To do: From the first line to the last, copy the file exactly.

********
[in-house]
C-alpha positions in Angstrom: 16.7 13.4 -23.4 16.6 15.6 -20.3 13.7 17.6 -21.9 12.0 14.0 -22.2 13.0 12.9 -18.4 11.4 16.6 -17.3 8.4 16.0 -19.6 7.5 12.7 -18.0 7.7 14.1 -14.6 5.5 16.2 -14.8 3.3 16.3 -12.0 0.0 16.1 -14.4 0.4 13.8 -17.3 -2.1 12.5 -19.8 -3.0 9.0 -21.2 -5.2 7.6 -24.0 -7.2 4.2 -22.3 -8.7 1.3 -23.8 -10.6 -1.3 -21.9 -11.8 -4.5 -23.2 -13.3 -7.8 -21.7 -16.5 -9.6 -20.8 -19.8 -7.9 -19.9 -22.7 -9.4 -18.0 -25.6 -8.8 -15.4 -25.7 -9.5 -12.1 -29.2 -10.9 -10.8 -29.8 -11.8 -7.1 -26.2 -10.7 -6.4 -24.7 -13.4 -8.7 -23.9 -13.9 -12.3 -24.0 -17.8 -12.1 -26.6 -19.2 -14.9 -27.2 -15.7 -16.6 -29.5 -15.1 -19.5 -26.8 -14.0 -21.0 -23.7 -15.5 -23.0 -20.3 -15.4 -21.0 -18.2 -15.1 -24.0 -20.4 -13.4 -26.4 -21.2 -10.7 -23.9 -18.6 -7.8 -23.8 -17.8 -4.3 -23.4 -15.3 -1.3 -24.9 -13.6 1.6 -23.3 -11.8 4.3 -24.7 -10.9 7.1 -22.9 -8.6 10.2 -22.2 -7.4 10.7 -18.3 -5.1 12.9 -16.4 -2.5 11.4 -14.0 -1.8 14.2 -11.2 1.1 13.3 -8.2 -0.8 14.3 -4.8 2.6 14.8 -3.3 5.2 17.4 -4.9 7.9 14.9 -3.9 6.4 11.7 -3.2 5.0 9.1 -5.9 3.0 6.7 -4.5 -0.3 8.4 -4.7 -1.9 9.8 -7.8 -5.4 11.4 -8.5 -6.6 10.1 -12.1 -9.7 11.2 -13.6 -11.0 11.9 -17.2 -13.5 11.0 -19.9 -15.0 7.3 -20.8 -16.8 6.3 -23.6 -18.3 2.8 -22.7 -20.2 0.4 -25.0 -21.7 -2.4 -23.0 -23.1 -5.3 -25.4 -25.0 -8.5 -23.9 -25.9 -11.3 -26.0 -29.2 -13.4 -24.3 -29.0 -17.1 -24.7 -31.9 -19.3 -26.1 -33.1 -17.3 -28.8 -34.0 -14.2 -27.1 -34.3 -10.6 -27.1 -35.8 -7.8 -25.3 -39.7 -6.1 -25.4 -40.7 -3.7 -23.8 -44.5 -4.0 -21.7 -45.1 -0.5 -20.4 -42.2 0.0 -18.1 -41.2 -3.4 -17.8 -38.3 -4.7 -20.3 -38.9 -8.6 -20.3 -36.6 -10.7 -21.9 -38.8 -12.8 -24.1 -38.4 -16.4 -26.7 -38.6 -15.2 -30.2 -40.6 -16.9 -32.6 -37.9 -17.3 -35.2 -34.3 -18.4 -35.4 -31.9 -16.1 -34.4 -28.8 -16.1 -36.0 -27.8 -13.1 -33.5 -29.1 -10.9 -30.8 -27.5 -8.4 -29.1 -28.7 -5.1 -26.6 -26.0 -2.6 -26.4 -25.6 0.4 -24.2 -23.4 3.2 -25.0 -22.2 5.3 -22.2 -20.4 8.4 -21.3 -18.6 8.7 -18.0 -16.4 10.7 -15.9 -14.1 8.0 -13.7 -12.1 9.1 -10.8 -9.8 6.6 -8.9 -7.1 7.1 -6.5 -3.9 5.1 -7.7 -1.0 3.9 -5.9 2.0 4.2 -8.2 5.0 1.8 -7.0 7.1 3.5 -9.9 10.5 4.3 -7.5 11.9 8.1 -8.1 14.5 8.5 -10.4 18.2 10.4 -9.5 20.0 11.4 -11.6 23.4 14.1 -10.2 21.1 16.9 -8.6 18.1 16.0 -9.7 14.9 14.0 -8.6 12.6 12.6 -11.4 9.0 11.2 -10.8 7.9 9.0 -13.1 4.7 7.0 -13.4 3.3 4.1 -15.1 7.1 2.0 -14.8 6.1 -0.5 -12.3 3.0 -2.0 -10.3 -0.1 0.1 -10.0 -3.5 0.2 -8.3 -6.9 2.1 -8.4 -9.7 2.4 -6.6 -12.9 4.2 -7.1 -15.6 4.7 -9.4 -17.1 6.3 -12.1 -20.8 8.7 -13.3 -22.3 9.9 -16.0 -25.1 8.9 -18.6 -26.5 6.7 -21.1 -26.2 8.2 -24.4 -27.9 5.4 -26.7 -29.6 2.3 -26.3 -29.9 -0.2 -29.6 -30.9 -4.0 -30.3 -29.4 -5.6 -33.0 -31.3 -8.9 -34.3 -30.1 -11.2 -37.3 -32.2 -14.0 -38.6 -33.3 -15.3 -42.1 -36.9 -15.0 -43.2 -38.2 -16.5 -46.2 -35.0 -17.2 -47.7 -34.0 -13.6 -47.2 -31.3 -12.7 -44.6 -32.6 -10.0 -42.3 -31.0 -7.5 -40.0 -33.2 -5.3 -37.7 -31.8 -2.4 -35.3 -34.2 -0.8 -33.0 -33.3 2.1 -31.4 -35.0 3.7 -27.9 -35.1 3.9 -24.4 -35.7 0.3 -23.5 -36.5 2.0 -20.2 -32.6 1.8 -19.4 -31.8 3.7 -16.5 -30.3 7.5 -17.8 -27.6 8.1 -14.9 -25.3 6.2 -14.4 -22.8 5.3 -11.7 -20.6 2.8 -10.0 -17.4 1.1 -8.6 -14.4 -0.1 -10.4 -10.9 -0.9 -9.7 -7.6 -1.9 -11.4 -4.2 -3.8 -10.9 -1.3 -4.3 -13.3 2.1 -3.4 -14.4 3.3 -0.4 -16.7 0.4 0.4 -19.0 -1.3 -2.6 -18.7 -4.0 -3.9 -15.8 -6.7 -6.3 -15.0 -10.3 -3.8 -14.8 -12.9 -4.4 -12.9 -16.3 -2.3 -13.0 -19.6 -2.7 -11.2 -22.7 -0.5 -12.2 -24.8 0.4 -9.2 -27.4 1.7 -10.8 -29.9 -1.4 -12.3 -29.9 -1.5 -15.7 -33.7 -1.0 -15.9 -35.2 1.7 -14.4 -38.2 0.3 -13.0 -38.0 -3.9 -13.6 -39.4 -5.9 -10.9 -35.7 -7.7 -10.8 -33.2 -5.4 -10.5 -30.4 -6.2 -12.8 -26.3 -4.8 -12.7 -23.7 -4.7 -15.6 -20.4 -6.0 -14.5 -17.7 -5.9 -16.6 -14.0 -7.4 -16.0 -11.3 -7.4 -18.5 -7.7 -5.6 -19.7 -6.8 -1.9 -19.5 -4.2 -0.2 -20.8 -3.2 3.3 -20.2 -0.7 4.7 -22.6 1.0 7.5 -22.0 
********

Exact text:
[in-house]
C-alpha positions in Angstrom: 16.7 13.4 -23.4 16.6 15.6 -20.3 13.7 17.6 -21.9 12.0 14.0 -22.2 13.0 12.9 -18.4 11.4 16.6 -17.3 8.4 16.0 -19.6 7.5 12.7 -18.0 7.7 14.1 -14.6 5.5 16.2 -14.8 3.3 16.3 -12.0 0.0 16.1 -14.4 0.4 13.8 -17.3 -2.1 12.5 -19.8 -3.0 9.0 -21.2 -5.2 7.6 -24.0 -7.2 4.2 -22.3 -8.7 1.3 -23.8 -10.6 -1.3 -21.9 -11.8 -4.5 -23.2 -13.3 -7.8 -21.7 -16.5 -9.6 -20.8 -19.8 -7.9 -19.9 -22.7 -9.4 -18.0 -25.6 -8.8 -15.4 -25.7 -9.5 -12.1 -29.2 -10.9 -10.8 -29.8 -11.8 -7.1 -26.2 -10.7 -6.4 -24.7 -13.4 -8.7 -23.9 -13.9 -12.3 -24.0 -17.8 -12.1 -26.6 -19.2 -14.9 -27.2 -15.7 -16.6 -29.5 -15.1 -19.5 -26.8 -14.0 -21.0 -23.7 -15.5 -23.0 -20.3 -15.4 -21.0 -18.2 -15.1 -24.0 -20.4 -13.4 -26.4 -21.2 -10.7 -23.9 -18.6 -7.8 -23.8 -17.8 -4.3 -23.4 -15.3 -1.3 -24.9 -13.6 1.6 -23.3 -11.8 4.3 -24.7 -10.9 7.1 -22.9 -8.6 10.2 -22.2 -7.4 10.7 -18.3 -5.1 12.9 -16.4 -2.5 11.4 -14.0 -1.8 14.2 -11.2 1.1 13.3 -8.2 -0.8 14.3 -4.8 2.6 14.8 -3.3 5.2 17.4 -4.9 7.9 14.9 -3.9 6.4 11.7 -3.2 5.0 9.1 -5.9 3.0 6.7 -4.5 -0.3 8.4 -4.7 -1.9 9.8 -7.8 -5.4 11.4 -8.5 -6.6 10.1 -12.1 -9.7 11.2 -13.6 -11.0 11.9 -17.2 -13.5 11.0 -19.9 -15.0 7.3 -20.8 -16.8 6.3 -23.6 -18.3 2.8 -22.7 -20.2 0.4 -25.0 -21.7 -2.4 -23.0 -23.1 -5.3 -25.4 -25.0 -8.5 -23.9 -25.9 -11.3 -26.0 -29.2 -13.4 -24.3 -29.0 -17.1 -24.7 -31.9 -19.3 -26.1 -33.1 -17.3 -28.8 -34.0 -14.2 -27.1 -34.3 -10.6 -27.1 -35.8 -7.8 -25.3 -39.7 -6.1 -25.4 -40.7 -3.7 -23.8 -44.5 -4.0 -21.7 -45.1 -0.5 -20.4 -42.2 0.0 -18.1 -41.2 -3.4 -17.8 -38.3 -4.7 -20.3 -38.9 -8.6 -20.3 -36.6 -10.7 -21.9 -38.8 -12.8 -24.1 -38.4 -16.4 -26.7 -38.6 -15.2 -30.2 -40.6 -16.9 -32.6 -37.9 -17.3 -35.2 -34.3 -18.4 -35.4 -31.9 -16.1 -34.4 -28.8 -16.1 -36.0 -27.8 -13.1 -33.5 -29.1 -10.9 -30.8 -27.5 -8.4 -29.1 -28.7 -5.1 -26.6 -26.0 -2.6 -26.4 -25.6 0.4 -24.2 -23.4 3.2 -25.0 -22.2 5.3 -22.2 -20.4 8.4 -21.3 -18.6 8.7 -18.0 -16.4 10.7 -15.9 -14.1 8.0 -13.7 -12.1 9.1 -10.8 -9.8 6.6 -8.9 -7.1 7.1 -6.5 -3.9 5.1 -7.7 -1.0 3.9 -5.9 2.0 4.2 -8.2 5.0 1.8 -7.0 7.1 3.5 -9.9 10.5 4.3 -7.5 11.9 8.1 -8.1 14.5 8.5 -10.4 18.2 10.4 -9.5 20.0 11.4 -11.6 23.4 14.1 -10.2 21.1 16.9 -8.6 18.1 16.0 -9.7 14.9 14.0 -8.6 12.6 12.6 -11.4 9.0 11.2 -10.8 7.9 9.0 -13.1 4.7 7.0 -13.4 3.3 4.1 -15.1 7.1 2.0 -14.8 6.1 -0.5 -12.3 3.0 -2.0 -10.3 -0.1 0.1 -10.0 -3.5 0.2 -8.3 -6.9 2.1 -8.4 -9.7 2.4 -6.6 -12.9 4.2 -7.1 -15.6 4.7 -9.4 -17.1 6.3 -12.1 -20.8 8.7 -13.3 -22.3 9.9 -16.0 -25.1 8.9 -18.6 -26.5 6.7 -21.1 -26.2 8.2 -24.4 -27.9 5.4 -26.7 -29.6 2.3 -26.3 -29.9 -0.2 -29.6 -30.9 -4.0 -30.3 -29.4 -5.6 -33.0 -31.3 -8.9 -34.3 -30.1 -11.2 -37.3 -32.2 -14.0 -38.6 -33.3 -15.3 -42.1 -36.9 -15.0 -43.2 -38.2 -16.5 -46.2 -35.0 -17.2 -47.7 -34.0 -13.6 -47.2 -31.3 -12.7 -44.6 -32.6 -10.0 -42.3 -31.0 -7.5 -40.0 -33.2 -5.3 -37.7 -31.8 -2.4 -35.3 -34.2 -0.8 -33.0 -33.3 2.1 -31.4 -35.0 3.7 -27.9 -35.1 3.9 -24.4 -35.7 0.3 -23.5 -36.5 2.0 -20.2 -32.6 1.8 -19.4 -31.8 3.7 -16.5 -30.3 7.5 -17.8 -27.6 8.1 -14.9 -25.3 6.2 -14.4 -22.8 5.3 -11.7 -20.6 2.8 -10.0 -17.4 1.1 -8.6 -14.4 -0.1 -10.4 -10.9 -0.9 -9.7 -7.6 -1.9 -11.4 -4.2 -3.8 -10.9 -1.3 -4.3 -13.3 2.1 -3.4 -14.4 3.3 -0.4 -16.7 0.4 0.4 -19.0 -1.3 -2.6 -18.7 -4.0 -3.9 -15.8 -6.7 -6.3 -15.0 -10.3 -3.8 -14.8 -12.9 -4.4 -12.9 -16.3 -2.3 -13.0 -19.6 -2.7 -11.2 -22.7 -0.5 -12.2 -24.8 0.4 -9.2 -27.4 1.7 -10.8 -29.9 -1.4 -12.3 -29.9 -1.5 -15.7 -33.7 -1.0 -15.9 -35.2 1.7 -14.4 -38.2 0.3 -13.0 -38.0 -3.9 -13.6 -39.4 -5.9 -10.9 -35.7 -7.7 -10.8 -33.2 -5.4 -10.5 -30.4 -6.2 -12.8 -26.3 -4.8 -12.7 -23.7 -4.7 -15.6 -20.4 -6.0 -14.5 -17.7 -5.9 -16.6 -14.0 -7.4 -16.0 -11.3 -7.4 -18.5 -7.7 -5.6 -19.7 -6.8 -1.9 -19.5 -4.2 -0.2 -20.8 -3.2 3.3 -20.2 -0.7 4.7 -22.6 1.0 7.5 -22.0 